10. Raghabendra Chattopadhyay & Esther Duflo, 2004. "Women as policy makers: Evidence from a randomized policy experiment in india," Framed Field Experiments 00224, The Field Experiments Website.
  11. Raphaёl Franck & Ilia Rainer, 2012. "Does the Leader’s Ethnicity Matter? Ethnic Favoritism, Education and Health in Sub-Saharan Africa," Working Papers 2012-06, Department of Economics, Bar-Ilan University.
  12. Toman Omar Mahmoud & Hillel Rapoport & Andreas Steinmayr & Christoph Trebesch, 2013. "The Effect of Labor Migration on the Diffusion of Democracy: Evidence from a Former Soviet Republic," CESifo Working Paper Series 4389, CESifo Group Munich.
Full references (including those not matched with items on IDEAS)

Citations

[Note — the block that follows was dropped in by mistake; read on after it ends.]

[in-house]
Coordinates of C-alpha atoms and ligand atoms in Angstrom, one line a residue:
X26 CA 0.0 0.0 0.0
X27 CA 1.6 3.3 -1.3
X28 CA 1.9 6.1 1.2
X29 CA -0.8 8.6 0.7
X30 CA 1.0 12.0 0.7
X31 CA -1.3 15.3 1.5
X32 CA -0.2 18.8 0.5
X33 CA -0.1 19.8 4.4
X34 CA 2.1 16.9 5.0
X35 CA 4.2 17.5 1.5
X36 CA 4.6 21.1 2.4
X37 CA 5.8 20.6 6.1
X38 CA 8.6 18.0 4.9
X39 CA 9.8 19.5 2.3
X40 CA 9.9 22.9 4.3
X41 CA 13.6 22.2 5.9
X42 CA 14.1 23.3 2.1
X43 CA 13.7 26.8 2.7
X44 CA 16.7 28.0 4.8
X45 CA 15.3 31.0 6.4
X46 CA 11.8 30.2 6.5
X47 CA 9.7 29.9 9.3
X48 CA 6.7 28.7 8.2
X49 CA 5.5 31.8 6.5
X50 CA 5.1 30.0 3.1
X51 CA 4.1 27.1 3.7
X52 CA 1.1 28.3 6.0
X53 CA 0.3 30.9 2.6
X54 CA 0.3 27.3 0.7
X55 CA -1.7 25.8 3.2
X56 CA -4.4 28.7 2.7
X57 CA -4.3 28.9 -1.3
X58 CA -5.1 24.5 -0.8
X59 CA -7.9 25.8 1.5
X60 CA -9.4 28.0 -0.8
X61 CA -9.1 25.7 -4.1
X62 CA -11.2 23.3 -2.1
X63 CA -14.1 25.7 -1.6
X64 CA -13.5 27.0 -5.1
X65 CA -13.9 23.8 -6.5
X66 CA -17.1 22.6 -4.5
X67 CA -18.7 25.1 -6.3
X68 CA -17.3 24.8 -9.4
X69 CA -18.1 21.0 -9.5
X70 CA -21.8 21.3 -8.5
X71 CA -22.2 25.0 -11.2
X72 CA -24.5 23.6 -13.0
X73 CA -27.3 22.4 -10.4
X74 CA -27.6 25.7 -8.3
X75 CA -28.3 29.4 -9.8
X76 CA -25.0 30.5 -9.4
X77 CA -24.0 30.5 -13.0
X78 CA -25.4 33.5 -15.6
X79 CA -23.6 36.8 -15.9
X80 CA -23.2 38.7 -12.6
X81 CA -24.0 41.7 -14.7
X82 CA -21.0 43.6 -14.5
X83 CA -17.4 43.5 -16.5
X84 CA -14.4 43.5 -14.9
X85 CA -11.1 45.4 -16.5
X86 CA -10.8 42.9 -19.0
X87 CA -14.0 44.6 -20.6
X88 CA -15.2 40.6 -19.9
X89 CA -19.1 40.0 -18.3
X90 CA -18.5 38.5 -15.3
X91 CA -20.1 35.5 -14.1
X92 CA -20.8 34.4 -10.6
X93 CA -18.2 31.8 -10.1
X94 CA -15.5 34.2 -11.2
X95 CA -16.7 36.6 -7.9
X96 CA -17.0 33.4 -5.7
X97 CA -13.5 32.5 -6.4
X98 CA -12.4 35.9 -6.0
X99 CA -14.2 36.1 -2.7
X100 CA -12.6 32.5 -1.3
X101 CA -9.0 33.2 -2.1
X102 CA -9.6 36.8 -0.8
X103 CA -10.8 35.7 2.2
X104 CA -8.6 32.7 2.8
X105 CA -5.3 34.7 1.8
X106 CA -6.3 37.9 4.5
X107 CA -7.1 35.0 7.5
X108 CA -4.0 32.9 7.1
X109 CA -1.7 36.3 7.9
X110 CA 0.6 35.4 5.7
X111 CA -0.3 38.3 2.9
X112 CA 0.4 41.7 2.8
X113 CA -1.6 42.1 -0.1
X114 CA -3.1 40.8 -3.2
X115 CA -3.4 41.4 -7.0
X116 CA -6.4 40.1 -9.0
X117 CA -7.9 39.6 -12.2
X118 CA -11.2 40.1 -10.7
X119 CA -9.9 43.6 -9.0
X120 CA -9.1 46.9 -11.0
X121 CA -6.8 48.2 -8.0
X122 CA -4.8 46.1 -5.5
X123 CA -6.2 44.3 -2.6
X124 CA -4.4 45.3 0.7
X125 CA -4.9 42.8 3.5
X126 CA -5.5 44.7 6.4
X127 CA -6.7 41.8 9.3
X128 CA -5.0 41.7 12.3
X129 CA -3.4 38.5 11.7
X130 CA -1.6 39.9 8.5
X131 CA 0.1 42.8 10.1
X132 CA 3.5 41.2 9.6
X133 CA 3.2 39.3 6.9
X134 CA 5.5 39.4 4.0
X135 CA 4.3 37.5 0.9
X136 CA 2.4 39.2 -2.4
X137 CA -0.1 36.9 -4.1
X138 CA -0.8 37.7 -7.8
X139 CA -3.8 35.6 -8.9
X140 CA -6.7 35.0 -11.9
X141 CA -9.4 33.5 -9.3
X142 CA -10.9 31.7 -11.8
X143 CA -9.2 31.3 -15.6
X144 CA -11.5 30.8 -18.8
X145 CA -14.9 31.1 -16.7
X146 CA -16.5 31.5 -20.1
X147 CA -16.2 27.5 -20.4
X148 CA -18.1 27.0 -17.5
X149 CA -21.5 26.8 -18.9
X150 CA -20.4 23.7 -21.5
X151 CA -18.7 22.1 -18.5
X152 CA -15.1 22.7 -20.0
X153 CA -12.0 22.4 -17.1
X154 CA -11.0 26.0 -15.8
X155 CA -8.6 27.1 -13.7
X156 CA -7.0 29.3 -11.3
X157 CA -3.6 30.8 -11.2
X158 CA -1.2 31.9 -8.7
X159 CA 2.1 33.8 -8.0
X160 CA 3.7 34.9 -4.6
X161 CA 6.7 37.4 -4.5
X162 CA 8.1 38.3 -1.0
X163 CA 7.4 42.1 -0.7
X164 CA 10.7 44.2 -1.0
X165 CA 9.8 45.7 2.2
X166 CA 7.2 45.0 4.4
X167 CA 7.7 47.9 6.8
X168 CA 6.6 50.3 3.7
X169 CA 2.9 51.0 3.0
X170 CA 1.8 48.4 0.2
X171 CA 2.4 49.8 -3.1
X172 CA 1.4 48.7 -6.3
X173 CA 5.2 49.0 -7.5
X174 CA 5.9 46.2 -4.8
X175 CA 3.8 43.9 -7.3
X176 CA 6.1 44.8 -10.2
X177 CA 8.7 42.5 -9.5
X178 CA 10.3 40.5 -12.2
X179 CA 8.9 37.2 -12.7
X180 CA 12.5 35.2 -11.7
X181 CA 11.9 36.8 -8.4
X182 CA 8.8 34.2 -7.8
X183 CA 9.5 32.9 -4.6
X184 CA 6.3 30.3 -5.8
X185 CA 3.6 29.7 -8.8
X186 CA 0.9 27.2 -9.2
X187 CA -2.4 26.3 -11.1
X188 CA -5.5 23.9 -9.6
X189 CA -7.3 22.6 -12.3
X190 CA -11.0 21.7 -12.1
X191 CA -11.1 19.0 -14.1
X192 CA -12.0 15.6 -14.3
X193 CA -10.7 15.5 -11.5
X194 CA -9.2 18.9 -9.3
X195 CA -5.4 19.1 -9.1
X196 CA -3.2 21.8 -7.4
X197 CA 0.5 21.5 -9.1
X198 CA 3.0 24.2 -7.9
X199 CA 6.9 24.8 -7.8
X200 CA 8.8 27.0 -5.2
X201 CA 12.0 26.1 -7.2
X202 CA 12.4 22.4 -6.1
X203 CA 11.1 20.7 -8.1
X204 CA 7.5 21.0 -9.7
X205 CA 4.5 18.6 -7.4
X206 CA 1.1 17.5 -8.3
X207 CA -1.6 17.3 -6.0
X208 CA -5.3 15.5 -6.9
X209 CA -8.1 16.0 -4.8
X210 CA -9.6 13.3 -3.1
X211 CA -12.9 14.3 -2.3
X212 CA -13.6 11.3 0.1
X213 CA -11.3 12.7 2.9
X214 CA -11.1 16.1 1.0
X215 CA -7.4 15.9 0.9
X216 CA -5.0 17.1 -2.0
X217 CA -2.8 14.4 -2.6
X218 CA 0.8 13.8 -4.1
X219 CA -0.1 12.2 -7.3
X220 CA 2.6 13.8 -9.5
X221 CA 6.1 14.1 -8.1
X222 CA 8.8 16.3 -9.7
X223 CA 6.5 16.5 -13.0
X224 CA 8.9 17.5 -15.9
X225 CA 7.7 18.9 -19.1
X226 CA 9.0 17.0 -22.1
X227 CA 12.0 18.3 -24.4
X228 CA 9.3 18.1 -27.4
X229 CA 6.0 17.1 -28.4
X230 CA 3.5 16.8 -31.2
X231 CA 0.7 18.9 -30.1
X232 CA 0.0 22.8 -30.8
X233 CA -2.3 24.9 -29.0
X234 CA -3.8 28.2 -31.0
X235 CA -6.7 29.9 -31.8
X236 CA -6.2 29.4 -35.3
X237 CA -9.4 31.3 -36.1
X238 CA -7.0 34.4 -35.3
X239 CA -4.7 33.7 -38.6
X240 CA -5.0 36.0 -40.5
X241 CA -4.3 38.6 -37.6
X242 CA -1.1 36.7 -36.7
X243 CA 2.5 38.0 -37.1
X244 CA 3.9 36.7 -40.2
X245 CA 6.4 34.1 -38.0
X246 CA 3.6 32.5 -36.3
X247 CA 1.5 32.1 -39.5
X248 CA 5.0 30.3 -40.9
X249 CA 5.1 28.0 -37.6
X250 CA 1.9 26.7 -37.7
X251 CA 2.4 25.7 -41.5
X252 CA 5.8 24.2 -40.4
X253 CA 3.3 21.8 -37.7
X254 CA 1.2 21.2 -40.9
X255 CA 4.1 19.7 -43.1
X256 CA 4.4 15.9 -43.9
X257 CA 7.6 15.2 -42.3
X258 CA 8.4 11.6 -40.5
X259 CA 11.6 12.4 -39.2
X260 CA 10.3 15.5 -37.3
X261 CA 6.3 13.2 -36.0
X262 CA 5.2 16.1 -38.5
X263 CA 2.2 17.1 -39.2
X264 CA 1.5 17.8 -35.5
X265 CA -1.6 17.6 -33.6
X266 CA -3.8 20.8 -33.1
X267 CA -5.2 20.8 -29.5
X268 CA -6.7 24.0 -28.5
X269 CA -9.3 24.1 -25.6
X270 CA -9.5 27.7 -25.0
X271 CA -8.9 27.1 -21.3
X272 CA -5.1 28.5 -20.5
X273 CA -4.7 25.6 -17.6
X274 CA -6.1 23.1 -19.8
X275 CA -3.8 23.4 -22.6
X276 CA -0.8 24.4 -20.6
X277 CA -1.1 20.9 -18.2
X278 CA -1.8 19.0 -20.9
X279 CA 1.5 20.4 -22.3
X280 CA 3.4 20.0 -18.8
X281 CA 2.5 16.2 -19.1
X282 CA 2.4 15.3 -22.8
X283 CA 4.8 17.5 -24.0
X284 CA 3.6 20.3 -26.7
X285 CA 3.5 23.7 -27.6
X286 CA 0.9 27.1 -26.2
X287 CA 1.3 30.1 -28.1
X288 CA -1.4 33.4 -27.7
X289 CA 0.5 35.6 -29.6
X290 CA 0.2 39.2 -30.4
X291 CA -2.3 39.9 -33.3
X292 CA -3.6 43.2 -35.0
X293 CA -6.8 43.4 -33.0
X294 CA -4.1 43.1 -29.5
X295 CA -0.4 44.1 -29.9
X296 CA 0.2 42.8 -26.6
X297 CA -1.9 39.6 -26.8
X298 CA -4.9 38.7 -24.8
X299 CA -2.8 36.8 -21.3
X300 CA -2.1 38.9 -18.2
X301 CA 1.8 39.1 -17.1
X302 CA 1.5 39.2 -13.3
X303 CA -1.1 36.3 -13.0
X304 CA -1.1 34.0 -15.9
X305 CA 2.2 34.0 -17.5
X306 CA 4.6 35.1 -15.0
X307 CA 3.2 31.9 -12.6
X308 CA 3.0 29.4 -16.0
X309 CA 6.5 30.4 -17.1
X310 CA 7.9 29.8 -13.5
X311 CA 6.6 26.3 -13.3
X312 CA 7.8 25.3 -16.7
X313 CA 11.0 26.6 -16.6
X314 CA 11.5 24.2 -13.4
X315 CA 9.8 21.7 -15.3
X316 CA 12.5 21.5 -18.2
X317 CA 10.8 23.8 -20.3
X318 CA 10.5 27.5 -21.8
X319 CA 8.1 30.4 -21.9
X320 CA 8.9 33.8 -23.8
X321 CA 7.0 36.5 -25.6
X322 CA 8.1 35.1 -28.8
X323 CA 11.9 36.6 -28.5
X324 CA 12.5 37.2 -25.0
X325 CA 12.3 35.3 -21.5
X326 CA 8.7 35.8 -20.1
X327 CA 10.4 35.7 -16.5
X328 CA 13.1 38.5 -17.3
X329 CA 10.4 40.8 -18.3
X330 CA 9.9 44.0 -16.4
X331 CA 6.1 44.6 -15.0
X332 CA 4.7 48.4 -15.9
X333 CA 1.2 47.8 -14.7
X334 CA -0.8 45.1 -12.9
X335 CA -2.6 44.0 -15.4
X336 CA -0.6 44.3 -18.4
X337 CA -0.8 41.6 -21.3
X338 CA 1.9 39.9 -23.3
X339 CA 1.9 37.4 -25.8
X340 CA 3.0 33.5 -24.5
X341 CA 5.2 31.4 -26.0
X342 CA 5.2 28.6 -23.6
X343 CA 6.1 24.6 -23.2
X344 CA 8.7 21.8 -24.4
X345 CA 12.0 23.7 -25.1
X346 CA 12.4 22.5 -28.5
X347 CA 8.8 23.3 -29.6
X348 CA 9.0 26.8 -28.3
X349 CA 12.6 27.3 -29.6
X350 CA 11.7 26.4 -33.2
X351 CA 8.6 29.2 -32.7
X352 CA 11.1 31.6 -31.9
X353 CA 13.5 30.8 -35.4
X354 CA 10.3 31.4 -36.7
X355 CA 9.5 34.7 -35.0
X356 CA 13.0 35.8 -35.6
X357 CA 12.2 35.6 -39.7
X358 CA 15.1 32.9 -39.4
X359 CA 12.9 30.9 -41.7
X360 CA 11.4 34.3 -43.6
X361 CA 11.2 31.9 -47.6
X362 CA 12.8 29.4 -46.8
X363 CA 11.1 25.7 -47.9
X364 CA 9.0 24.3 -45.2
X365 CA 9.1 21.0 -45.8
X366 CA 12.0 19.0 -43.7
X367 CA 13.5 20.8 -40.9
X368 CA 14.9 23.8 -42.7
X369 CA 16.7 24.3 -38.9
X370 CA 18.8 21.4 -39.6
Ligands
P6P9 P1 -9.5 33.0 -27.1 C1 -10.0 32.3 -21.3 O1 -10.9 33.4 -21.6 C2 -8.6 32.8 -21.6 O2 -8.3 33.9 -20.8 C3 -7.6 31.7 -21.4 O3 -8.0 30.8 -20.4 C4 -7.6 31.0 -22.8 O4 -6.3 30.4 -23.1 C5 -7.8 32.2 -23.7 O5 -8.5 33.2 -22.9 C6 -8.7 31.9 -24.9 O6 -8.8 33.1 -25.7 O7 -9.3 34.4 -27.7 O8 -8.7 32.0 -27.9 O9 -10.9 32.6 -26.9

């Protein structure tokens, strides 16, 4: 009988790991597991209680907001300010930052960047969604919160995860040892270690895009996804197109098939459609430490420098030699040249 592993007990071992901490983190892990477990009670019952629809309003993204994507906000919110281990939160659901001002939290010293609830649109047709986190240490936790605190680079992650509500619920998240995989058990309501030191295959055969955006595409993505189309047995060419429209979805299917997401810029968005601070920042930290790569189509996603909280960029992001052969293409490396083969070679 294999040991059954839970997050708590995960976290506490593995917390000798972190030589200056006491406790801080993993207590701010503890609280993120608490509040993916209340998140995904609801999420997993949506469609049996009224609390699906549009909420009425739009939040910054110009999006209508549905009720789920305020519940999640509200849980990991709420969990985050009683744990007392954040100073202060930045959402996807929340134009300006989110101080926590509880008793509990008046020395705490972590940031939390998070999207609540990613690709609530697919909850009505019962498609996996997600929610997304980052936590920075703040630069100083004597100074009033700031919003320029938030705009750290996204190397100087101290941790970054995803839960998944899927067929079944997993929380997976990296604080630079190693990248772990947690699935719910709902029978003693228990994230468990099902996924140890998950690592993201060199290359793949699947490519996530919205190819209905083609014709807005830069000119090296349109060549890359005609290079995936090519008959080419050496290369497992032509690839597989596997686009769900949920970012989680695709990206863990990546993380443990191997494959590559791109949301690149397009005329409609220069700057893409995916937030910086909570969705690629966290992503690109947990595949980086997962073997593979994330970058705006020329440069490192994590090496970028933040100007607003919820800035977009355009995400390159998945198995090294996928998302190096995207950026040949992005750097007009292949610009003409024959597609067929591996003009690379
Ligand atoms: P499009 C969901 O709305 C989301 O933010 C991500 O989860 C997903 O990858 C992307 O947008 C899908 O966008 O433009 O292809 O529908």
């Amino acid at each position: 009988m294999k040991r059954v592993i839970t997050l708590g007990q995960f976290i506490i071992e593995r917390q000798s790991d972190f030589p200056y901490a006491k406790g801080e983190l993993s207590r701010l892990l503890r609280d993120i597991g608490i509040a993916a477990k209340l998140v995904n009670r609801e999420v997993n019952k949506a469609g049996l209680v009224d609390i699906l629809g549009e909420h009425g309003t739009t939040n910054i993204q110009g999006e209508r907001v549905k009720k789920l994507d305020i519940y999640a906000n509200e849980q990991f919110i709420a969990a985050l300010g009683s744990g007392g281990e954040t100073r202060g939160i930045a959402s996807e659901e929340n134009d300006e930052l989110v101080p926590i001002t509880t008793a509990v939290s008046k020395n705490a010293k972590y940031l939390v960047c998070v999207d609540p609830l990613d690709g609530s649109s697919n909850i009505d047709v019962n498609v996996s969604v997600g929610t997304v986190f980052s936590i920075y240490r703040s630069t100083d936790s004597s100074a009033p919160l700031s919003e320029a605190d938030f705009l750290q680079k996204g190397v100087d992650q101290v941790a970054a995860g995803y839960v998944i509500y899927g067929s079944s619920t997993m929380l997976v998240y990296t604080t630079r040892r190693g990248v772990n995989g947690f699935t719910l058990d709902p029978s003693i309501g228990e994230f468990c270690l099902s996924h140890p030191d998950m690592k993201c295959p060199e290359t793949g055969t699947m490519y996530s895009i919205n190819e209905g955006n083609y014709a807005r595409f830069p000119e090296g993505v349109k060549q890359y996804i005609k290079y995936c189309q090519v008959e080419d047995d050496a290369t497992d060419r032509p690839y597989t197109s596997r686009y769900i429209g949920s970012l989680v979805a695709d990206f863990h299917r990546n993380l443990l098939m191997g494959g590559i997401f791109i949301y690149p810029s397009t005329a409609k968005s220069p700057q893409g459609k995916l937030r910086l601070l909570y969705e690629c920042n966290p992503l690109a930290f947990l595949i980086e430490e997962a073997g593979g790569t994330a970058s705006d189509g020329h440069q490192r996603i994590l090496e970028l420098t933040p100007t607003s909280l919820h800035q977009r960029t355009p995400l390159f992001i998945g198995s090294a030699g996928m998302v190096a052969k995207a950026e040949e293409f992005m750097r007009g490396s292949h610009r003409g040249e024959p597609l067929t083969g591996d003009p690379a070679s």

Lists

This item is not listed on Wikipedia, on a reading list or among the top items on IDEAS.

Statistics

Access and download statistics

Corrections

When requesting a correction, please mention this item's handle: RePEc:iza:izadps:dp7780. See general information about how to correct material in RePEc.

For technical questions regarding this item, or to correct its authors, title, abstract, bibliographic or download information, contact: (Mark Fallak).

If you have authored this item and are not yet registered with RePEc, we encourage you to do it here. This allows to link your profile to this item. It also allows you to accept potential citations to this item that we are uncertain about.

If references are entirely missing, you can add them using this form.

If the full references list an item that is present in RePEc, but the system did not link to it, you can help with this form.

If you know of missing items citing this one, you can help us creating those links by adding the relevant references in the same way as above, for each refering item. If you are a registered author of this item, you may also want to check the "citations" tab in your profile, as there may be some citations waiting for confirmation.

Please note that corrections may take a couple of weeks to filter through the various RePEc services.